|5-Year Senate GOP Total||13,000|
|Increase Over Baseline||+2,178|
The Senate plan would give the three surface transportation safety agencies (Federal Motor Carrier Safety Administration, National Highway Traffic Safety Administration, Pipeline and Hazardous Materials Safety Administration) a collective $2.2 billion increase over baseline levels over five years, a 20 percent boost. The Biden plan is tough to compare with – it promises $20 billion above baseline for safety programs, but $8 billion of that is for the existing Highway Safety Improvement Program that is in the Federal Highway Administration budget. And since FHWA is one big monster budget account, we can’t pull individual programs out of the baseline, so for purposes of this analysis we are moving $8 billion of the Biden “Safety” spending under its “Roads and Bridges” funding so we can compare FMCSA/NHTSA/PHMSA apples-to-apples.
From that perspective, the Biden plan is $12 billion over baseline, which is still a lot more than the Senate GOP’s $2.2 billion over baseline.
Roads and Bridges
|Roads and Bridges||FY22||FY23||FY24||FY25||FY26|
|FHWA||Federal-Aid Highways||HTF||Exempt CA||739||739||739||739||739|
|FHWA||Highway Infra. Programs||GF||Approp.||2,038||2,078||2,120||2,166||2,212|
|Total, Baseline FHWA Budgetary Resources||50,029||51,002||52,024||53,144||54,264|
|5-Year Baseline Total, FHWA||260,463|
|5-Year Senate GOP Total||299,000|
|Increase Over Baseline||+38,537|
The Senate GOP plan would put $299 billion towards roads and bridges, an increase of $38.5 billion, or 15 percent, above the current baseline. The baseline spending was already going to require an additional $52 billion in additional Highway Trust Fund revenues for its Highway Account to keep the account solvent for five years, and the outlays from that additional $38.5 billion should dig that revenue hole at least $20 billion deeper (depending on how fast the spending increases).
|FTA||Transit Formula Grants||HTF||ObLim||10,343||10,546||10,759||10,992||11,226|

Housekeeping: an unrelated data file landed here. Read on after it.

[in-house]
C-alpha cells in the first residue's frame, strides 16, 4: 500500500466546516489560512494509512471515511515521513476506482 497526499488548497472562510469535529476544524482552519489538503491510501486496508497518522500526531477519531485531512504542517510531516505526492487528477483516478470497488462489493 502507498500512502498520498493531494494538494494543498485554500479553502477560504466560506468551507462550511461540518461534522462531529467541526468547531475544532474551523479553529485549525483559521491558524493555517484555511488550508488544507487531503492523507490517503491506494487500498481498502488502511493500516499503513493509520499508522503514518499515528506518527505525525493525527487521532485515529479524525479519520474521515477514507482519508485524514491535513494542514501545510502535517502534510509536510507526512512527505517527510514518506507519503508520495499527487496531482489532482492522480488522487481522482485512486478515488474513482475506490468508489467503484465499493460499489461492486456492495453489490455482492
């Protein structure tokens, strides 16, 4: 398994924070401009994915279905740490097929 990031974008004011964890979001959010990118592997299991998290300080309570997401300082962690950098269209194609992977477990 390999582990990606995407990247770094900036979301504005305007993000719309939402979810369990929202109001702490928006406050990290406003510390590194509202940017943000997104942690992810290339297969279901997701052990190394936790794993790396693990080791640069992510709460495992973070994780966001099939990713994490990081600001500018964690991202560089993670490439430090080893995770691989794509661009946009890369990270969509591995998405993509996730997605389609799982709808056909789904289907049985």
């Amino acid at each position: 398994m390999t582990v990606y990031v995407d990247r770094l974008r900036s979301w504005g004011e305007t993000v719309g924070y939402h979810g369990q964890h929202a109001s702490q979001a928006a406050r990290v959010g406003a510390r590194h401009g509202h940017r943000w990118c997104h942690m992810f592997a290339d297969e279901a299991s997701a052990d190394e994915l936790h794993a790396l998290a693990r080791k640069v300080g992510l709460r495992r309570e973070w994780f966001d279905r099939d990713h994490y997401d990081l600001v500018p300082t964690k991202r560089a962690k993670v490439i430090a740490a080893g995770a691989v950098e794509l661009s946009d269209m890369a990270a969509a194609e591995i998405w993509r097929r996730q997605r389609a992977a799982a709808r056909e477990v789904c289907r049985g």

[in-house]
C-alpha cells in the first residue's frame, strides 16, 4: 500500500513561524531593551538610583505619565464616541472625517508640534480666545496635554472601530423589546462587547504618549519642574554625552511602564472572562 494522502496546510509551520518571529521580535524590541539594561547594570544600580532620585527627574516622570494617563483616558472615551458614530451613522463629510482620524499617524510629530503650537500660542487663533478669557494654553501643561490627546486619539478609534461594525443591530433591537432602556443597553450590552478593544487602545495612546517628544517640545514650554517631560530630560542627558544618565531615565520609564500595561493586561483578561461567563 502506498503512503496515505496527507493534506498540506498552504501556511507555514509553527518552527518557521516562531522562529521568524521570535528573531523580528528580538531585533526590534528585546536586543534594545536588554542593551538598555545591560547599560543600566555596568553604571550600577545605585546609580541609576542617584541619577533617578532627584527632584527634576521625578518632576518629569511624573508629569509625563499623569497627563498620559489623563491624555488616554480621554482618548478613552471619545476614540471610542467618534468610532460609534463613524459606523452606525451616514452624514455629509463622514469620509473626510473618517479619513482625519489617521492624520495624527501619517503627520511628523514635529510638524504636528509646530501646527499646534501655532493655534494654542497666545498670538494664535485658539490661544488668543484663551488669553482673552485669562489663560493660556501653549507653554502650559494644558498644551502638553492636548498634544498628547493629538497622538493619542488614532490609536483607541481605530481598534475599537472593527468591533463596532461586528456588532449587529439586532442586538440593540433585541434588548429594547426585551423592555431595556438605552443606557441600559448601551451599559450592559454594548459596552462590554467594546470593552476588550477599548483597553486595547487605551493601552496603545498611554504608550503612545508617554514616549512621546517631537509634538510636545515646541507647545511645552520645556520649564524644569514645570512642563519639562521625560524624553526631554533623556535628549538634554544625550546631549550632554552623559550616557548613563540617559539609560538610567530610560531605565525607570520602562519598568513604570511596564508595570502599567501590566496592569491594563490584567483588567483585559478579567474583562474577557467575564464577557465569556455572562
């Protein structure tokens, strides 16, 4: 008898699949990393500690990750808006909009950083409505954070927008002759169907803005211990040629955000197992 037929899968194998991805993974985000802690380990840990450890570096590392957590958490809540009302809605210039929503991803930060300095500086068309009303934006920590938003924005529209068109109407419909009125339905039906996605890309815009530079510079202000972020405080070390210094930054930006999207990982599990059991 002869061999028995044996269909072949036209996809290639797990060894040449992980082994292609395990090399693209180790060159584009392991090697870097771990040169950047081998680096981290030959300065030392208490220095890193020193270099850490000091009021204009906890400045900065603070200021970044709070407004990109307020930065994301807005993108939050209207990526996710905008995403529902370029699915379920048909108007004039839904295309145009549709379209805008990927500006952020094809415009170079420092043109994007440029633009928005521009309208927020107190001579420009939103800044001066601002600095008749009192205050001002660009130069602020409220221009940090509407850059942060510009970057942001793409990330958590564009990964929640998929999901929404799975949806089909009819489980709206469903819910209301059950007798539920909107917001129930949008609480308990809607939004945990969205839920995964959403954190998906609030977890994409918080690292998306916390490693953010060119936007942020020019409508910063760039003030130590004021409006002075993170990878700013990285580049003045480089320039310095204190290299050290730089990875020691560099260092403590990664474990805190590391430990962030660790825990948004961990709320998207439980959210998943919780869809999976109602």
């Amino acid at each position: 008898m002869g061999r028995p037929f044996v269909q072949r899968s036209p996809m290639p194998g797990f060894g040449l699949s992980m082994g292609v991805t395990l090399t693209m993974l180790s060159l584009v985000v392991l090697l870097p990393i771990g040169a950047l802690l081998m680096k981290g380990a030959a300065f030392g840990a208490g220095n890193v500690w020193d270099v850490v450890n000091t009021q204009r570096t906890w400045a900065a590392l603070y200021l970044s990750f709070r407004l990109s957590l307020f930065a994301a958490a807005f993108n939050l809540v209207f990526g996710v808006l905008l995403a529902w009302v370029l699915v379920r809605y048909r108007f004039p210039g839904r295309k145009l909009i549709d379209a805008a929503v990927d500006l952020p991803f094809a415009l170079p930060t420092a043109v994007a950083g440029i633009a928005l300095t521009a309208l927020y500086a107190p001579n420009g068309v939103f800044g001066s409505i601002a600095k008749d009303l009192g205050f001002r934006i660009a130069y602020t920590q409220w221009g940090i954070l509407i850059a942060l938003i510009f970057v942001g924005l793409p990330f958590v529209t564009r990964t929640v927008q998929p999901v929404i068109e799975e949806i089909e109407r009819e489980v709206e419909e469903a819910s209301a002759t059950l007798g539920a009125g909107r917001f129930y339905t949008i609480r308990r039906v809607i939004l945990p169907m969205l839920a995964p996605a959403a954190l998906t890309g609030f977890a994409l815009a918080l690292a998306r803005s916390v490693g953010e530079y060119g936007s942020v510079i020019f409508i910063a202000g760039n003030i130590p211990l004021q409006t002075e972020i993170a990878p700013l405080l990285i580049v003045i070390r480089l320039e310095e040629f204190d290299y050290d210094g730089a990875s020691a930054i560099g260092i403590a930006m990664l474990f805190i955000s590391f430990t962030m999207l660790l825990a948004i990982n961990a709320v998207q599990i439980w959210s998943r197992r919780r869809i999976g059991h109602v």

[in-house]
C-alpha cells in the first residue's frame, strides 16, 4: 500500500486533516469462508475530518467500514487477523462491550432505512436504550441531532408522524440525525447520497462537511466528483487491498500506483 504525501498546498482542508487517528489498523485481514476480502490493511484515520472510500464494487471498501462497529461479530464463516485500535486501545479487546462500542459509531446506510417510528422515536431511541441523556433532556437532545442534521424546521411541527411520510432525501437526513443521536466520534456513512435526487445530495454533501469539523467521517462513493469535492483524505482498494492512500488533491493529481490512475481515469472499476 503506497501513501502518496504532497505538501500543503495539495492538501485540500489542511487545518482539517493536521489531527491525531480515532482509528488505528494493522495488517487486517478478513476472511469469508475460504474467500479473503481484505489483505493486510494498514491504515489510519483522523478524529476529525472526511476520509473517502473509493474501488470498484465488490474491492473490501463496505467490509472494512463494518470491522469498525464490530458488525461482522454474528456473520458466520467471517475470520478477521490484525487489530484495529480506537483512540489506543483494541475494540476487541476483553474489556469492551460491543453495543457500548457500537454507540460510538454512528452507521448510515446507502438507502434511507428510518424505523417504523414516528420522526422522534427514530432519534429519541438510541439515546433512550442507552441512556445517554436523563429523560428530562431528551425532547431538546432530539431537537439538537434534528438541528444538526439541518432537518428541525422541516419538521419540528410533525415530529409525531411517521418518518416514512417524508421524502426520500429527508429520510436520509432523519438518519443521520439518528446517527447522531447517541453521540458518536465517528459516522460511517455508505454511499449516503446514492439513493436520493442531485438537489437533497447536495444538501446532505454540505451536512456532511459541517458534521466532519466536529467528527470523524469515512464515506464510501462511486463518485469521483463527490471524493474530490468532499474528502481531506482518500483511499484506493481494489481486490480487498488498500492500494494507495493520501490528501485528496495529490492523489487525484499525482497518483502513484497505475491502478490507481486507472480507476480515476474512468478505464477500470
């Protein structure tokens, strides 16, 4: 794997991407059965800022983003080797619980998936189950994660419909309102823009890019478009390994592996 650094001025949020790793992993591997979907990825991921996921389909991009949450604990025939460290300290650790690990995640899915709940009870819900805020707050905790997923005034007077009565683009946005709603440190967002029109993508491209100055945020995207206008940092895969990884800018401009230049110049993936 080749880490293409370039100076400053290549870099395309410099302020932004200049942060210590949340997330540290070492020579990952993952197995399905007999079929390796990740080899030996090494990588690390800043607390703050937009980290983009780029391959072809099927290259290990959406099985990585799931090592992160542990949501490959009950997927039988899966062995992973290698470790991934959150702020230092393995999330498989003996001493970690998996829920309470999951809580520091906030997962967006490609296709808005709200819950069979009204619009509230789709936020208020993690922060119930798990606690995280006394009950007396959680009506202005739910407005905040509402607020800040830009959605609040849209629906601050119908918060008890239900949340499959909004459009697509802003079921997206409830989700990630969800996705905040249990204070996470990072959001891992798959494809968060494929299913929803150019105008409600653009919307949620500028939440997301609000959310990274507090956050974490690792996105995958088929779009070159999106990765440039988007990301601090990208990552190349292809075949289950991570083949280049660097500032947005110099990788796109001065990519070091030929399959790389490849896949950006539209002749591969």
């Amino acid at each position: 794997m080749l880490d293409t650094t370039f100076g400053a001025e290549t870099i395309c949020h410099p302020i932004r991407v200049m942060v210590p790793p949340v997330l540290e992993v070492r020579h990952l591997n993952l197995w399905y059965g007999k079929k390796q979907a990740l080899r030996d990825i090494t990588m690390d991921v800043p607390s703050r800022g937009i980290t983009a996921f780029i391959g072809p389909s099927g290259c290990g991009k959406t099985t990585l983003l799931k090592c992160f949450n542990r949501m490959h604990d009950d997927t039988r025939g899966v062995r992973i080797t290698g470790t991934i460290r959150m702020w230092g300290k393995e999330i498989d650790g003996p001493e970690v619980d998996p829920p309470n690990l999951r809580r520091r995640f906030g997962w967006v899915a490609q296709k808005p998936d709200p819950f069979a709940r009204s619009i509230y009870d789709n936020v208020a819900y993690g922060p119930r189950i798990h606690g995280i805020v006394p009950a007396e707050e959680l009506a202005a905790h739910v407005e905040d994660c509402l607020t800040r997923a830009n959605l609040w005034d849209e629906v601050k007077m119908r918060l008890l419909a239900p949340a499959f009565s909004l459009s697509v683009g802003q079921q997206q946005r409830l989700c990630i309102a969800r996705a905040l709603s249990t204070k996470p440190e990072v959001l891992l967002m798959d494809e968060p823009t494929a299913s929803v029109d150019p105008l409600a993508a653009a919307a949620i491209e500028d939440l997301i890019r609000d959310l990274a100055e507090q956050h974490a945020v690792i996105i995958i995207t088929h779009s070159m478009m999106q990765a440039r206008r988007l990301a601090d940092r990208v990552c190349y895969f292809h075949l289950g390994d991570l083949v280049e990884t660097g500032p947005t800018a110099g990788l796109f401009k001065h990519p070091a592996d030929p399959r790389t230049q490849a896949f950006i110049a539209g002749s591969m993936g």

|FTA||Tech. Assist. & Training||GF||Approp.||8||8||8||9||9|
|FTA||Capital Invest. Grants||GF||Approp.||2,052||2,093||2,135||2,181||2,227|
|FTA||Transit Infra. Grants||GF||Approp.||526||536||547||559||571|
|FTA||Grants to WMATA||GF||Approp.||153||156||159||162||166|
|Total, Baseline FTA Budgetary Resources||13,207||13,467||13,740||14,040||14,340|
|5-Year Baseline Total||68,794|
|5-Year Senate GOP Total||61,000|
|Increase Over Baseline||-7,794|
If you have been watching the Senate Banking, Housing and Urban Affairs Committee lately, you haven’t seen much support for mass transit from the panel’s Republican members. It comes as no surprise, then, that the Senate GOP is proposing to cut federal mass transit spending by 11 percent below the CBO baseline (a $7.8 billion cut over five years). The Mass Transit Account of the Highway Trust Fund is already facing a $23 billion cash shortfall over the nexts five years just to pay for the baseline spending levels of the Transit Formula Grants account, so even if the $7.8 billion in cuts are taken entirely from that account, it won’t come close to fixing the Transit Account’s imbalance.
(The hostility is at least partly due to the sense that a lot of transit agencies, particularly smaller agencies, may have gotten significantly more emergency funding in the name of COVID than they needed to cover all of their COVID-related costs and revenue losses.)
NOTE: This article was updated on May 1, 2021 to correct an $0.2 billion typographical error in baseline Airport Improvement Program spending.)